Power and Trust in the Virtual Workplace: Team Development as Communities-of-Practice

Power and Trust in the Virtual Workplace: Team Development as Communities-of-Practice

Ardis Hanson (University of South Florida Library System, USA), Eric Paul Engel (Ketchcom Development, Inc., USA) and Sheila Gobes-Ryan (University of South Florida, USA)
Copyright: © 2010 |Pages: 25
DOI: 10.4018/978-1-61520-979-8.ch014
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How we work in an increasingly computer-mediated world requires new ways of understanding the construction of teams, their co-construction of tacit knowledge to make sense of the organization, and their use of emergent technologies. We posit an alternative research perspective –that of the communities of practice construct – allows a fuller understanding of the relationships of power and trust in team behaviors and processes. The communities-of-practice model provides an avenue to examine the intricate dance that trust and power perform in virtual environments, with people as the focal point. It is how people interact with each other, with in technology, to be or become successful virtually that is the focus of this chapter. We explore trust and power in virtual or blended work environments using a reflexive autoethnographic narrative, comprised of three case studies, grounded in the larger context of the organizational communication literature.
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“One should expect trust to be increasingly in demand as a means of enduring the complexity of the future which technology will generate” (Luhmann, 1979, p. 16).

Organizations formally codify and informally communicate explicit knowledge with varying levels of effectiveness. However, tacit knowledge -- such as operational knowledge, decision-making judgment in the absence of data, or interpersonal skills embodied in individuals -- is not easily achieved. The tacit knowledge of each team member must be accessible for knowledge creation to occur (Nonaka & Takeuchi, 1995). Although work teams contain jobs that are interrelated through project tasks and milestones, they also contain a social structure linking the individual team members in such a way that successful completion of each member's job is necessary to achieve larger goals and desired outcomes.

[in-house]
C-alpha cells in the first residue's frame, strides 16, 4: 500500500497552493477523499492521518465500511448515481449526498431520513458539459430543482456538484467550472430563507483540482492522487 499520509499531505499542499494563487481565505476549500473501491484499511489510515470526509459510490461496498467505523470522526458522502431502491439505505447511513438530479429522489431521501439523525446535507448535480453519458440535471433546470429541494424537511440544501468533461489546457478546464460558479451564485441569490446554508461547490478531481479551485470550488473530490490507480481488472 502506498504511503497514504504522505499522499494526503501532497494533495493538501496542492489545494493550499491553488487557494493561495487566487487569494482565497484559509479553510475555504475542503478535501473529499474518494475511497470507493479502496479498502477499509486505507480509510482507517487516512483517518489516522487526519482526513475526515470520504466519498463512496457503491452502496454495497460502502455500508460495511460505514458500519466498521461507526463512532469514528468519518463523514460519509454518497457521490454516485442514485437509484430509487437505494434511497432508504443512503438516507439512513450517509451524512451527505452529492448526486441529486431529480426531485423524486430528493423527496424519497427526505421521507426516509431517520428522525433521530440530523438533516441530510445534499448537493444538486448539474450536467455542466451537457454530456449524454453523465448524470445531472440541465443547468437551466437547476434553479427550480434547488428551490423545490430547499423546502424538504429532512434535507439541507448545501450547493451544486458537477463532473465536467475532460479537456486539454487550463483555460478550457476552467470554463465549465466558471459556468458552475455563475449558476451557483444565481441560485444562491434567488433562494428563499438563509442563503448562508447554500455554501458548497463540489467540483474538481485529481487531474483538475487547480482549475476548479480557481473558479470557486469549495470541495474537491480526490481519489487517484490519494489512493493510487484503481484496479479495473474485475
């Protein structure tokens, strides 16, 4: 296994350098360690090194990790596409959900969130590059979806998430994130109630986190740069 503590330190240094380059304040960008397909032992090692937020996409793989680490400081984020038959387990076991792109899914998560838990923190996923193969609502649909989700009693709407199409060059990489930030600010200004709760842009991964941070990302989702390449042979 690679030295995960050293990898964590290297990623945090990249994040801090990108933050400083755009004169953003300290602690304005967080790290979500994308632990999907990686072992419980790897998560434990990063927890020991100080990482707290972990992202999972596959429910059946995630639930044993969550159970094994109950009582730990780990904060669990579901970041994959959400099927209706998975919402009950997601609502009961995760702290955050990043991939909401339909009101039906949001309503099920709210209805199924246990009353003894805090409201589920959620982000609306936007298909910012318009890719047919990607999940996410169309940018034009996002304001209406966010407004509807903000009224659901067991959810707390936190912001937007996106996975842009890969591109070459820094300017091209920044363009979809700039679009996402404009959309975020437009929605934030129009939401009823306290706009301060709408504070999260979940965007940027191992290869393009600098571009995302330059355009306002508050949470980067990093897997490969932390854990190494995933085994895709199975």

In an increasingly complex environment, we posit that teams function as de facto communities-of-practice. They exhibit three characteristics: (1) valuation of work roles, (2) the degree of participation in “peripheral” learning permitted under working conditions, and (3) opportunities for participation in innovative implementations (Wenger, 1998). Virtual work is such an innovation. It requires members to engage creatively in new ways of working. Hence, members learn through praxis (Brown & Duguid, 2002). Teams range the gamut from physically collocated teams (everyone in the same space/place), blended teams (people located in both physical place and virtual space), and virtual teams (everyone in virtual space). For the purposes of this chapter, the use of the phrase virtual teams may also be considering blended teams. All teams use a variety of technologies to work and to innovate.

However, the real innovation in virtual work is in communication, not technology. Technology can make communication faster and more efficient. Unfortunately, technology does not enhance the social interaction required by team members to clarify, create, or trust. For it is the communication of both the explicit and the tacit knowledge possessed by an organization and its members that is the critical challenge in the transition to or blending of virtual and physical work (Belanger & Allport, 2008; Polyani, 1966). Because of this, within daily team praxis are embedded the relationship and the contextualization of power and trust.

Effective communication in blended work teams requires trust, as “Virtuality requires trust to make it work: Technology on its own is not enough” (Handy, 1995, p. 44). This “trust relationship” is constructed through the content and frequency of formal and informal content communication (Panteli & Duncan, 2004). Trust not only enables cooperation, it also becomes the means for complexity reduction or disambiguation (Eisenberg, 2007). Trust is especially valuable in alliances, such as inter-firm, joint ventures, or contracted work, because firms, teams, and individuals rely on their partners’ performance and are vulnerable to partners’ actions (Kumar, 1996).

However, as part of an analysis of trust, we suggest it is imperative to consider power. Power is an important contextual factor. Power creates unilateral dependencies or unbalanced relationships. These affect the trust of a team with its organization, as well as among team members or the team members and team leader. Bachmann (2001) suggests that trust and power together are the means of coordinating organizational relationships at the interpersonal and the structural levels. If that is true, how does one make sense of virtual work, trust, and power within a communication framework of praxis and theory? That is the goal of this chapter.

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